In an act of need, Jacob kills Detective Ginslegh, providing blood for Mary to feast on. In the end, they begin their new found life together. Zak Kilberg as Jacob Maya Parish as Mary Larry Cedar as Detective Ginslegh Jo D. Jonz as Marcus Kevin McCorkle as Dr. Barnes Juanita Jennings as Liz Billy Louviere as The Junkie Tracey Walter as Janitor Midnight Son received positive reviews from critics. Rotten Tomatoes rated the film "Fresh" with 95% of critical reviews being positive. Philip French of The Observer newspaper said it was "a frightening story, plausibly developed within a brief running time, the central love between the male protagonist addicted to blood and a girl addicted to cocaine is oddly moving." The Daily Telegraph's Robbie Collin stated that "Horror films driven by ideas are thin on the ground, but behind the gory façade of Scott Leberecht's debut feature there ticks some cleverly assembled clockwork." Vampire film Official website Midnight Son on IMDb

History of pound sterling in Oceania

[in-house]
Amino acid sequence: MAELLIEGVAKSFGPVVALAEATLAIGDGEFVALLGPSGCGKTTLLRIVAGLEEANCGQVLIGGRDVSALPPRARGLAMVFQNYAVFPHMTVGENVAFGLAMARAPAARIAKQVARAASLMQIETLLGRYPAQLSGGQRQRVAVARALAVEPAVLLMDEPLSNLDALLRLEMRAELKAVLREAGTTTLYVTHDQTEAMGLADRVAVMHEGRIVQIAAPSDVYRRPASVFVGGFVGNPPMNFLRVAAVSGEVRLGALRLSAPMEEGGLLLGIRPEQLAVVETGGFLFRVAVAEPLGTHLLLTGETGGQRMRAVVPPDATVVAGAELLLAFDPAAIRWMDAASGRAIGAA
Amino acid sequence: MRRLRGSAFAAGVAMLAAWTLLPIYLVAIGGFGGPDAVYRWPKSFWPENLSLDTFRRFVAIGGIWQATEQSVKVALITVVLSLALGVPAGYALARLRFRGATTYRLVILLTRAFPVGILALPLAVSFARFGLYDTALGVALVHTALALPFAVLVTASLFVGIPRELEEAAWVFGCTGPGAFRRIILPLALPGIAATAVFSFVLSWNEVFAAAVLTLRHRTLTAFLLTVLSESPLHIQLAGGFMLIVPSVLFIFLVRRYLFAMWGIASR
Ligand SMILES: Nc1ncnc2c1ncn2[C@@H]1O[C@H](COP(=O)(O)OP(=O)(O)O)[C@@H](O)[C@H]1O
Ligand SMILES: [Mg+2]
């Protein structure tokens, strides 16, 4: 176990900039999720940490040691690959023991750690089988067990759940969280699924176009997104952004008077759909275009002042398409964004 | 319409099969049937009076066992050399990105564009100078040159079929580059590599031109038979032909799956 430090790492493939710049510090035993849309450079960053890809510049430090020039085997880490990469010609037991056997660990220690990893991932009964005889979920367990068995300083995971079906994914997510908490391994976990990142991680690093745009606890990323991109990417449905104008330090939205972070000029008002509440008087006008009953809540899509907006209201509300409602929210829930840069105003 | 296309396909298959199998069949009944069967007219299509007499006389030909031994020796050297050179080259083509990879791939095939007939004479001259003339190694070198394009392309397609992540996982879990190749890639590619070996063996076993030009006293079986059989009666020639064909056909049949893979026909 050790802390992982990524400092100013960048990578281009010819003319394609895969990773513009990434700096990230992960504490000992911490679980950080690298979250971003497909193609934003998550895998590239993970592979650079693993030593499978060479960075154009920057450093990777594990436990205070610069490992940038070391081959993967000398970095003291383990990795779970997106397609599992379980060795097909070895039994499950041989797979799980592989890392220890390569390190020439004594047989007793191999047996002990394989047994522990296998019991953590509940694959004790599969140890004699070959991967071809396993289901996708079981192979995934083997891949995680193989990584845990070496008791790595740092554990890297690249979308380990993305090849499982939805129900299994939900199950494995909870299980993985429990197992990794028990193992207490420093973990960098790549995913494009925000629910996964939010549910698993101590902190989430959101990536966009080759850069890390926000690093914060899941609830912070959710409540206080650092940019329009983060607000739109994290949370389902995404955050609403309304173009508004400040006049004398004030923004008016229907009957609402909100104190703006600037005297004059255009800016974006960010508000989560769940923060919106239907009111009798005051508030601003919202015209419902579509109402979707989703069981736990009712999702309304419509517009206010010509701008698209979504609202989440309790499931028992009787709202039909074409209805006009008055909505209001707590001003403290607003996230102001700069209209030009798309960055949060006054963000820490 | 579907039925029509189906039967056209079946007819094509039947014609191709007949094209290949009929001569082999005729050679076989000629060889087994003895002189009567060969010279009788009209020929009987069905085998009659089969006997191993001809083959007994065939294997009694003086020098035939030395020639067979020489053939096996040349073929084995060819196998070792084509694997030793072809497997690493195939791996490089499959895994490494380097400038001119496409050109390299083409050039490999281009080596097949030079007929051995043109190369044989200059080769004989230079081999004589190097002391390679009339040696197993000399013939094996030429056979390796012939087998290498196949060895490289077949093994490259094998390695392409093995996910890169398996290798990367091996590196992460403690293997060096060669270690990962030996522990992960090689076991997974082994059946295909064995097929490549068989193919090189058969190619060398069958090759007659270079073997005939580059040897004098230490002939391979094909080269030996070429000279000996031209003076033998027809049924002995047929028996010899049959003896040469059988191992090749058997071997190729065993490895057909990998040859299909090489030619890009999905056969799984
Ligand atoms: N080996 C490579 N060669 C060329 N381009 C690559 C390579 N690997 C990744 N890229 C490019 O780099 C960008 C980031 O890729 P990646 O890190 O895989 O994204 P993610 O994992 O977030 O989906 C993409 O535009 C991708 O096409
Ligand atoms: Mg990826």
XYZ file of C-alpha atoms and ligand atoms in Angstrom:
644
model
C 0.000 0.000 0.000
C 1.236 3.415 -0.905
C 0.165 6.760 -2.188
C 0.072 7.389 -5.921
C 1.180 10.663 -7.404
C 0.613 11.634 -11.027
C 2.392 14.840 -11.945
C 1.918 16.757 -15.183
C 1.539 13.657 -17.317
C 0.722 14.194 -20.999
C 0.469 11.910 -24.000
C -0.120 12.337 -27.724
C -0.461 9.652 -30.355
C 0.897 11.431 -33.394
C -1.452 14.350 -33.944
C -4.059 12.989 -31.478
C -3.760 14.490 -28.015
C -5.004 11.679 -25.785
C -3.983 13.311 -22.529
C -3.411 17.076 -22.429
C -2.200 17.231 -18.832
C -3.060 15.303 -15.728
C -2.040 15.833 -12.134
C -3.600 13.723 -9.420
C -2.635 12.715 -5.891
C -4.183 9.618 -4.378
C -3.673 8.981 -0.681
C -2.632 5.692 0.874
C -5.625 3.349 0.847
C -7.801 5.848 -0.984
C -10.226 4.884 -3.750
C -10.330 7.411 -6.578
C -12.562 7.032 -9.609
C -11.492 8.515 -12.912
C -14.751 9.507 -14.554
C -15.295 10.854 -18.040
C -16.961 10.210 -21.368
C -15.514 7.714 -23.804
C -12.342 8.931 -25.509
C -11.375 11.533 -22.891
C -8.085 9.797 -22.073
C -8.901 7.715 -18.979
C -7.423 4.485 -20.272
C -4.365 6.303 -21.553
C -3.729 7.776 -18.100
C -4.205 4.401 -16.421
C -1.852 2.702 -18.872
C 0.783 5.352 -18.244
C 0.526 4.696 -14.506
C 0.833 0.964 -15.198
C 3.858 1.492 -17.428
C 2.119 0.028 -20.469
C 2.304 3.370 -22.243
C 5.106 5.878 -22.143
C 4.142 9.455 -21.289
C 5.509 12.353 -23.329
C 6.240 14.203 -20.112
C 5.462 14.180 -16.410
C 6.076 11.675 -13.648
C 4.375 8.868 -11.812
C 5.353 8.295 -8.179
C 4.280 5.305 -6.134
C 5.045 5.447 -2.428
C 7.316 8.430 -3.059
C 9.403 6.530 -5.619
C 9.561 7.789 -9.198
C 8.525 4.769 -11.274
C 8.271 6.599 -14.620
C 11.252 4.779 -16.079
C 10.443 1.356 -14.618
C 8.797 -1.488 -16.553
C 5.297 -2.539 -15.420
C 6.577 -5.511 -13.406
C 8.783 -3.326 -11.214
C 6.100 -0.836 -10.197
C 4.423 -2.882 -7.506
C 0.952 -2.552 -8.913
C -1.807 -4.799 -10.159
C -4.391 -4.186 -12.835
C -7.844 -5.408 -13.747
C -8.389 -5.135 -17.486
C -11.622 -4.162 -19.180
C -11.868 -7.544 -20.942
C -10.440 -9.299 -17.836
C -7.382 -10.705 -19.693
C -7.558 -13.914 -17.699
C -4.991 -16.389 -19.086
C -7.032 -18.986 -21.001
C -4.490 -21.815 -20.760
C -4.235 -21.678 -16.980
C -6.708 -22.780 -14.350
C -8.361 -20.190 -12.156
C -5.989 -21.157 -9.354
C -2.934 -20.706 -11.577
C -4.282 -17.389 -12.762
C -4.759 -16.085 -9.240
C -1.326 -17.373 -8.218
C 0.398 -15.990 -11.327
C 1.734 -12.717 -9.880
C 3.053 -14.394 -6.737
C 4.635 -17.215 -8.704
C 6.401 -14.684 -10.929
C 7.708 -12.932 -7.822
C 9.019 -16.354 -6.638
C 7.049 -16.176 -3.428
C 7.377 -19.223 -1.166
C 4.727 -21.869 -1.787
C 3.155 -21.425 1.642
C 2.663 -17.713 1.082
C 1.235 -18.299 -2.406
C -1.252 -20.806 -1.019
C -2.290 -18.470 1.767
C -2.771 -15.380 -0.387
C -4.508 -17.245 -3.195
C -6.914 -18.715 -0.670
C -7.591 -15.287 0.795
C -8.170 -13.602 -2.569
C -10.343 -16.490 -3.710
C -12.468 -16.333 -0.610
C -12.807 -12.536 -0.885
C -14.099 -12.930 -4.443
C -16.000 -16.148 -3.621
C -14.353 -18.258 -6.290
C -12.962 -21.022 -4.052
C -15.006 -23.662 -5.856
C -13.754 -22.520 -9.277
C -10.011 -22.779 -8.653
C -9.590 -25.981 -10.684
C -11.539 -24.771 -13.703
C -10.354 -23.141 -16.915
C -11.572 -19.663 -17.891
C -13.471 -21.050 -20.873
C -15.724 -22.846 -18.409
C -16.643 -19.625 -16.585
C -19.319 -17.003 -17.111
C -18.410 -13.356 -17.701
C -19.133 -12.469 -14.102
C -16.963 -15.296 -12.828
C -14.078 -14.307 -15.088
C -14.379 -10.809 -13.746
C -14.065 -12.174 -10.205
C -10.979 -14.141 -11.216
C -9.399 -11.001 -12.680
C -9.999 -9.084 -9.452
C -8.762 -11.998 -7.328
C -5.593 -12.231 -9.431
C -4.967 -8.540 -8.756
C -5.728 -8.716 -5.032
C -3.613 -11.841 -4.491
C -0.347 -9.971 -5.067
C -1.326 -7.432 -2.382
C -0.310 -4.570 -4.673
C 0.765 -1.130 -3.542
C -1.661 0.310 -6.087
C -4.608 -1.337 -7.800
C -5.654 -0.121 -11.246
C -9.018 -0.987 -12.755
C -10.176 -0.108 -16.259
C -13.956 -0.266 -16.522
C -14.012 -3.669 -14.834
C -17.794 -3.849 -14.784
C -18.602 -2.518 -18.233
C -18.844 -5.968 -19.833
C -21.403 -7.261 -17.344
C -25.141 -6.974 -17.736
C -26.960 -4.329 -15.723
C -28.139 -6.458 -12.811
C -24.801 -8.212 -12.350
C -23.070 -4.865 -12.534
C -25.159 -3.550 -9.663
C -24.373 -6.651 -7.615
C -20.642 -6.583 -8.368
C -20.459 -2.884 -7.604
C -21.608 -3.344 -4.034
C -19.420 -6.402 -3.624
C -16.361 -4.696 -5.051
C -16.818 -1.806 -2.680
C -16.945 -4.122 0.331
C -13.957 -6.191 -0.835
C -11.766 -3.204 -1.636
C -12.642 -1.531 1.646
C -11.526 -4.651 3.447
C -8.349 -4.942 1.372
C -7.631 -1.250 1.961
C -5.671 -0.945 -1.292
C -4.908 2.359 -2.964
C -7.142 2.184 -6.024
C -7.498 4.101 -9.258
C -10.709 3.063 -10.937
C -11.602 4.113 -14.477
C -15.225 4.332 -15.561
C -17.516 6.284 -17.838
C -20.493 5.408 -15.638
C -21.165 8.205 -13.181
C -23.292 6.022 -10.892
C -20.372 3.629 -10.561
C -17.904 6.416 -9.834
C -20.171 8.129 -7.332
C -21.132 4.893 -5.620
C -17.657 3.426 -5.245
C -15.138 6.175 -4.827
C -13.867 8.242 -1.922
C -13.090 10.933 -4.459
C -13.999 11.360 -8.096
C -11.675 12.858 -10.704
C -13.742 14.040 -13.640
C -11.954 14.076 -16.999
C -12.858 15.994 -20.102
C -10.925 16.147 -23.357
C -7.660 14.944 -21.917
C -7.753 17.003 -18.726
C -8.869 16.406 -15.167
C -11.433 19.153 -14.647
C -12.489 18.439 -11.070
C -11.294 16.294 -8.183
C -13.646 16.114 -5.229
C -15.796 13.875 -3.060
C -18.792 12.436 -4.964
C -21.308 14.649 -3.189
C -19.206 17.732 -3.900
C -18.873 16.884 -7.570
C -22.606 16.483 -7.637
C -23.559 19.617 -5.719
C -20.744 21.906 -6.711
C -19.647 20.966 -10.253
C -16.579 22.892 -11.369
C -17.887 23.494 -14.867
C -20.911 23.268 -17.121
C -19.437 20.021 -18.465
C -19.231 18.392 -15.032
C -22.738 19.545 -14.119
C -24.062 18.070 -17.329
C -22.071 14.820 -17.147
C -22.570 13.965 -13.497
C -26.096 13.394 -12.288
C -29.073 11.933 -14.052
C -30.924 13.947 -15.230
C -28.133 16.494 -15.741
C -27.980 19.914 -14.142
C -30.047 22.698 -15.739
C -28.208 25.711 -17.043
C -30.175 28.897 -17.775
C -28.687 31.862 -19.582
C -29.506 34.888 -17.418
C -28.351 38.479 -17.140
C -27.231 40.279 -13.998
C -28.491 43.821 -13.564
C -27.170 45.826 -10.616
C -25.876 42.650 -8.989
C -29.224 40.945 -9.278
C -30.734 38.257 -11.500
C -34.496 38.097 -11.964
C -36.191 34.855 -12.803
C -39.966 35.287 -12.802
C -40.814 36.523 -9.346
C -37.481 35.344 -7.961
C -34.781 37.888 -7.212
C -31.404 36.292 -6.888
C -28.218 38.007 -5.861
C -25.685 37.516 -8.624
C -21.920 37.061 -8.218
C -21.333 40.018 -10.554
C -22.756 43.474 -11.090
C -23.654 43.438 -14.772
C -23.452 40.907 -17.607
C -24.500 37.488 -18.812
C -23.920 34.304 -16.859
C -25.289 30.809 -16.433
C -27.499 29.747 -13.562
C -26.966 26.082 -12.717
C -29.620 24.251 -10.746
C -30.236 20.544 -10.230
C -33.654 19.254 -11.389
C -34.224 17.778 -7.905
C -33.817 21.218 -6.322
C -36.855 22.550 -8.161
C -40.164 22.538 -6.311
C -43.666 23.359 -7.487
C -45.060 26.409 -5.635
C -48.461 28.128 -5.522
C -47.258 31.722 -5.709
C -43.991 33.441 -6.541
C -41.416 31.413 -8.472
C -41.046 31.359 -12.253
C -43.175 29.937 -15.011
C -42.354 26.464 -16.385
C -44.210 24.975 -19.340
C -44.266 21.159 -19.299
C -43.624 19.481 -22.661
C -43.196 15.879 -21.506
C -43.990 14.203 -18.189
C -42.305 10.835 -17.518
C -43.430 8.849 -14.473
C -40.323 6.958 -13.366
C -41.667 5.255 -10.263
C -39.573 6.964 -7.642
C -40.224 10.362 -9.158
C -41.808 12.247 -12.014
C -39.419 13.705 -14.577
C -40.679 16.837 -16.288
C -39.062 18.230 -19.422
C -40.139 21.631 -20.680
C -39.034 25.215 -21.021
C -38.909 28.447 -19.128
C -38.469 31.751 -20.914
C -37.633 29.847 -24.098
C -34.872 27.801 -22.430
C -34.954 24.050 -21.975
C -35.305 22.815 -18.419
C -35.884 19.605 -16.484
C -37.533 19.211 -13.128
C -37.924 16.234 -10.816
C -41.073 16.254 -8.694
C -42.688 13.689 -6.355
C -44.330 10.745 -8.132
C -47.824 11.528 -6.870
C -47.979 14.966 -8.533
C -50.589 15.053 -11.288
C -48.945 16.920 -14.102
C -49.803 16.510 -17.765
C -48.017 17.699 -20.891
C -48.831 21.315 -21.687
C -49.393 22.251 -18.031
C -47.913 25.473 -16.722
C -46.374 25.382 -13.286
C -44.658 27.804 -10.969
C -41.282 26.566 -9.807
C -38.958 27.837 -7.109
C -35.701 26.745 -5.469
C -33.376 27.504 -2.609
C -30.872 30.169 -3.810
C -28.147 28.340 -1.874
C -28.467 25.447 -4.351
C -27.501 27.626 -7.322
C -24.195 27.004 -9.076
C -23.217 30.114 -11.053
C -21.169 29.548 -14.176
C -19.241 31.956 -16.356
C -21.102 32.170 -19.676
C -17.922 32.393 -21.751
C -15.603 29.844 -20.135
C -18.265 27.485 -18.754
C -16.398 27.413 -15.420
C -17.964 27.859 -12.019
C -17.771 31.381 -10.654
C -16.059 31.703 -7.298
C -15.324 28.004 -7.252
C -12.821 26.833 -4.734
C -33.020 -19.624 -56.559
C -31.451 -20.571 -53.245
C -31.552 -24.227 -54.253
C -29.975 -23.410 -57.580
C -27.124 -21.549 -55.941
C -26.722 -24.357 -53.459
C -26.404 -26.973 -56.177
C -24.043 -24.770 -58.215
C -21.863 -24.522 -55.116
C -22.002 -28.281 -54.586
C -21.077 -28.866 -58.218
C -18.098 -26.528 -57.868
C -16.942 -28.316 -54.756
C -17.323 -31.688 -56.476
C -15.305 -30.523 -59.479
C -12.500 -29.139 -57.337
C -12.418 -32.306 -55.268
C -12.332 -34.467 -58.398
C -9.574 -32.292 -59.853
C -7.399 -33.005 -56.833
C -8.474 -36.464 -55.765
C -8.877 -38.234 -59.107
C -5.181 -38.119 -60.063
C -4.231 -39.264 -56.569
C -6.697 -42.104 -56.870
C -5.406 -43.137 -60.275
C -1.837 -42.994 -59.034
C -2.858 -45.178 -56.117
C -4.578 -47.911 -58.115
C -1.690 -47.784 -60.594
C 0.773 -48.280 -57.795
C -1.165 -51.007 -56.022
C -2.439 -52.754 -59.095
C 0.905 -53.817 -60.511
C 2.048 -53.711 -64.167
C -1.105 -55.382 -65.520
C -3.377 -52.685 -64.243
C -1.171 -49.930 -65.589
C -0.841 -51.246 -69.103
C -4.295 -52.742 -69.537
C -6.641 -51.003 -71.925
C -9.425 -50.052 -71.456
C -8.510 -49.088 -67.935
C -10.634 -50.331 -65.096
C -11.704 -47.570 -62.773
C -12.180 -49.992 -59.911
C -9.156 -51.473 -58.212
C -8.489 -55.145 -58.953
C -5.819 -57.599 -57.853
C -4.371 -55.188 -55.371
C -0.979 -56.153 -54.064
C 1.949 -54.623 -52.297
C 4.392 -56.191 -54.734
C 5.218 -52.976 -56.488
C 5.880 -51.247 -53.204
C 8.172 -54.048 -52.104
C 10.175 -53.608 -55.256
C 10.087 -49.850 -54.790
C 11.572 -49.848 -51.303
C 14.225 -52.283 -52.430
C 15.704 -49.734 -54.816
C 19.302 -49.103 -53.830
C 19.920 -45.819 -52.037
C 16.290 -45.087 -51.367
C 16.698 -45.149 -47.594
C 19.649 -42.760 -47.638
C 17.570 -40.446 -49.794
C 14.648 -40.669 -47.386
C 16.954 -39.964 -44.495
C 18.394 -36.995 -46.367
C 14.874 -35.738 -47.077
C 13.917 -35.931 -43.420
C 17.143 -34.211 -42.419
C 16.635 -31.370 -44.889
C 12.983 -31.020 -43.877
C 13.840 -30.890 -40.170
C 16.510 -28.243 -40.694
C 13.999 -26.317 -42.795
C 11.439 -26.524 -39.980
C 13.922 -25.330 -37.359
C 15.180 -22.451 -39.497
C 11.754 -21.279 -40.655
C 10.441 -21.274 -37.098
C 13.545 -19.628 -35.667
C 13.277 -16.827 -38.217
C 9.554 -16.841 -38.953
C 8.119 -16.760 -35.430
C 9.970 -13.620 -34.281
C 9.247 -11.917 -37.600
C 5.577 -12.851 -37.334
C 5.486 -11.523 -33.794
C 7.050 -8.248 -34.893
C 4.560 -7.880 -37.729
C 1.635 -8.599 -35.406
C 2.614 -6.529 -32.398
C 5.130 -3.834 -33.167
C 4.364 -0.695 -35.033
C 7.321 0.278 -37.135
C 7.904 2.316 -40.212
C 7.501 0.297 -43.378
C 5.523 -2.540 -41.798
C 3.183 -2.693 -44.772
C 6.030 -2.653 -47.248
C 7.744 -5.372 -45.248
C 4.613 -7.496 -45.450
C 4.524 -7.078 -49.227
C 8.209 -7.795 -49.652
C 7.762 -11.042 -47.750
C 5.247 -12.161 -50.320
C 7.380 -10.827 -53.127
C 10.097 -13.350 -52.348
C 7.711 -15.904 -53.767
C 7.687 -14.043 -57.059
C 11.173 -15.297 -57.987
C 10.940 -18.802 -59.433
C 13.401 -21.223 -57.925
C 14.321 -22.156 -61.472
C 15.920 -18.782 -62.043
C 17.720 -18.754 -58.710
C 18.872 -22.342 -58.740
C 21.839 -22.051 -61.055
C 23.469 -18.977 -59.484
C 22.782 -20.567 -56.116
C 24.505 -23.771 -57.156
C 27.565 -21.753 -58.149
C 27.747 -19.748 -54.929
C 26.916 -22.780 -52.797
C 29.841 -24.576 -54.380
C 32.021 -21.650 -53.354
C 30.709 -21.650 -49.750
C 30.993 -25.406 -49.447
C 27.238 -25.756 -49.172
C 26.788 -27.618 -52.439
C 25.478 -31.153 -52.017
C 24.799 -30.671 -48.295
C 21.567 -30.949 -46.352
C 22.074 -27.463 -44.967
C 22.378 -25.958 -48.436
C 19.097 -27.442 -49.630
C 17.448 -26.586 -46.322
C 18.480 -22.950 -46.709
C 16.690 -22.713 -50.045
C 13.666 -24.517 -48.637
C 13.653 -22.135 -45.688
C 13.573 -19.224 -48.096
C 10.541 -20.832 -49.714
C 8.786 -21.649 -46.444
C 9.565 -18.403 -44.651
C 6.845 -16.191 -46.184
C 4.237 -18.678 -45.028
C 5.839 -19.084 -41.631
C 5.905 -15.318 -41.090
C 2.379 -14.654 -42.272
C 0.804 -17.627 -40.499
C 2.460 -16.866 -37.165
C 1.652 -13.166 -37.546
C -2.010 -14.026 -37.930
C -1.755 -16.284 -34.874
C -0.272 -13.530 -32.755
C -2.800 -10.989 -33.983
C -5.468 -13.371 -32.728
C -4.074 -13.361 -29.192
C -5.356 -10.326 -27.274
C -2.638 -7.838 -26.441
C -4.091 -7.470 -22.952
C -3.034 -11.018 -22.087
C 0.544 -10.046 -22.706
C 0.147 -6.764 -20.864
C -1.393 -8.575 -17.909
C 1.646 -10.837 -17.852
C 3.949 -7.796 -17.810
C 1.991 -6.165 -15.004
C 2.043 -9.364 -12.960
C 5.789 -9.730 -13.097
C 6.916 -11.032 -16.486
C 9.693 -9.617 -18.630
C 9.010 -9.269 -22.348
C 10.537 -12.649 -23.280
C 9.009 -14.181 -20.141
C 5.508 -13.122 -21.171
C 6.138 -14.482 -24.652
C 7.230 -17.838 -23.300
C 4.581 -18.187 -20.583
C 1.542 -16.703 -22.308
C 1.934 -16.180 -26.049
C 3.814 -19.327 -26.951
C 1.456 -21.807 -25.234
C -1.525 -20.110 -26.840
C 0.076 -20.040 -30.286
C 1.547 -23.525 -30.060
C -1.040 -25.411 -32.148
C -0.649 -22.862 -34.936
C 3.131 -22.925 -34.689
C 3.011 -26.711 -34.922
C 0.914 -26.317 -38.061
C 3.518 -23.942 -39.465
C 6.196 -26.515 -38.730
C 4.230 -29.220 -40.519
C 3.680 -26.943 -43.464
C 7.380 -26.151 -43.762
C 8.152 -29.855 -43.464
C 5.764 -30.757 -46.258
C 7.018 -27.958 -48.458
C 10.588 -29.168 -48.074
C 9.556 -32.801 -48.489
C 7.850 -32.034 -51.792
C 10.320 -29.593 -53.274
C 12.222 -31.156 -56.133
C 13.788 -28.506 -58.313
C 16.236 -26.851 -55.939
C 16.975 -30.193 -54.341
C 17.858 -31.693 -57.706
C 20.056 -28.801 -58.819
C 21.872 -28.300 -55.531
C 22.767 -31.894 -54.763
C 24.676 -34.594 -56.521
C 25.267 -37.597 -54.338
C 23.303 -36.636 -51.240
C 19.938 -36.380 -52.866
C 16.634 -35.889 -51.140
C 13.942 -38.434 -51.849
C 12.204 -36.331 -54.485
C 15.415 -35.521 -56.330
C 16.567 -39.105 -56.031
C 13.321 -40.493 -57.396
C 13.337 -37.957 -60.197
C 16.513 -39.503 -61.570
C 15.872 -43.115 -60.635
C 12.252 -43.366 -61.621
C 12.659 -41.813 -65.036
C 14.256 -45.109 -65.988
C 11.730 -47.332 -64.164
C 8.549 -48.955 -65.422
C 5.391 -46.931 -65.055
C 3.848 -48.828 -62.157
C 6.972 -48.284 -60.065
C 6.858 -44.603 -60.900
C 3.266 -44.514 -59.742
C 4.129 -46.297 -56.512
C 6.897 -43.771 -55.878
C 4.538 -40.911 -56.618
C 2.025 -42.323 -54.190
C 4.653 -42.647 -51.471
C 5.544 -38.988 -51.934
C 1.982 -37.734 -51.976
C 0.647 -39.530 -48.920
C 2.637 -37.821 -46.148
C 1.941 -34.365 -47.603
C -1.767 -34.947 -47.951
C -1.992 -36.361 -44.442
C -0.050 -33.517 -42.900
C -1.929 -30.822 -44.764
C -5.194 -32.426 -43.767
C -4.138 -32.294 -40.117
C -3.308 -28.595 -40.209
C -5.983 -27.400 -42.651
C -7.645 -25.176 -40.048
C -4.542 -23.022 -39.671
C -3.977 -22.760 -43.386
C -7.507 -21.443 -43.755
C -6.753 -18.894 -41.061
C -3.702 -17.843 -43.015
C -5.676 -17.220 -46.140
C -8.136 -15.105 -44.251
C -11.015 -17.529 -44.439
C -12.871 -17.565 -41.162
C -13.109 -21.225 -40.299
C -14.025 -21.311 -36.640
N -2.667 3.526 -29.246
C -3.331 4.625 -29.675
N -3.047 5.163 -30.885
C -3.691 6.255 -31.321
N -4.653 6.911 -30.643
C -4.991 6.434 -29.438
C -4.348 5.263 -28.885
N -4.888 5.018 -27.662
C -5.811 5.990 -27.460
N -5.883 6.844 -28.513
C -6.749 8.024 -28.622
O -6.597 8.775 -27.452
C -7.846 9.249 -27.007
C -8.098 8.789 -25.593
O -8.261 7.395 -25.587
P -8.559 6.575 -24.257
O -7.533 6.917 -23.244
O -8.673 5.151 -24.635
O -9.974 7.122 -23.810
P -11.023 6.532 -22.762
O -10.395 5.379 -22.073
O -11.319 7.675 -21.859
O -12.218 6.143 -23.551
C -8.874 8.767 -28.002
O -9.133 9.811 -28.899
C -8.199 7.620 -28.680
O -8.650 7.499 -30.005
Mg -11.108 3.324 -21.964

The pound sterling was the currency of many, but not all parts of the British Empire. This article looks at the history of the pound sterling in the Australia, New Zealand, Pacific region; the British victory at the Battle of Waterloo in 1815 heralded the beginning of a new world order in which Britain would be the supreme world power for the next one hundred years. At the time of Waterloo, the British Empire consisted of the New World territories in the West Indies and North America, retained following the loss of the Thirteen Colonies. In addition to this, there was the penal colony of New South Wales, the Rock of Gibraltar at the entrance to the Mediterranean Sea, the territories controlled by the British East India Company. Victory in the Napoleonic Wars brought spoils to Britain which added more territories such as Malta, British Guiana, Mauritius to the empire, it was the beginning of a golden era for Britain, the new Royal Mint at Tower Hill coined a new gold sovereign in 1817. At the same time, the Spanish Empire was in decline with revolutions underway in the New World.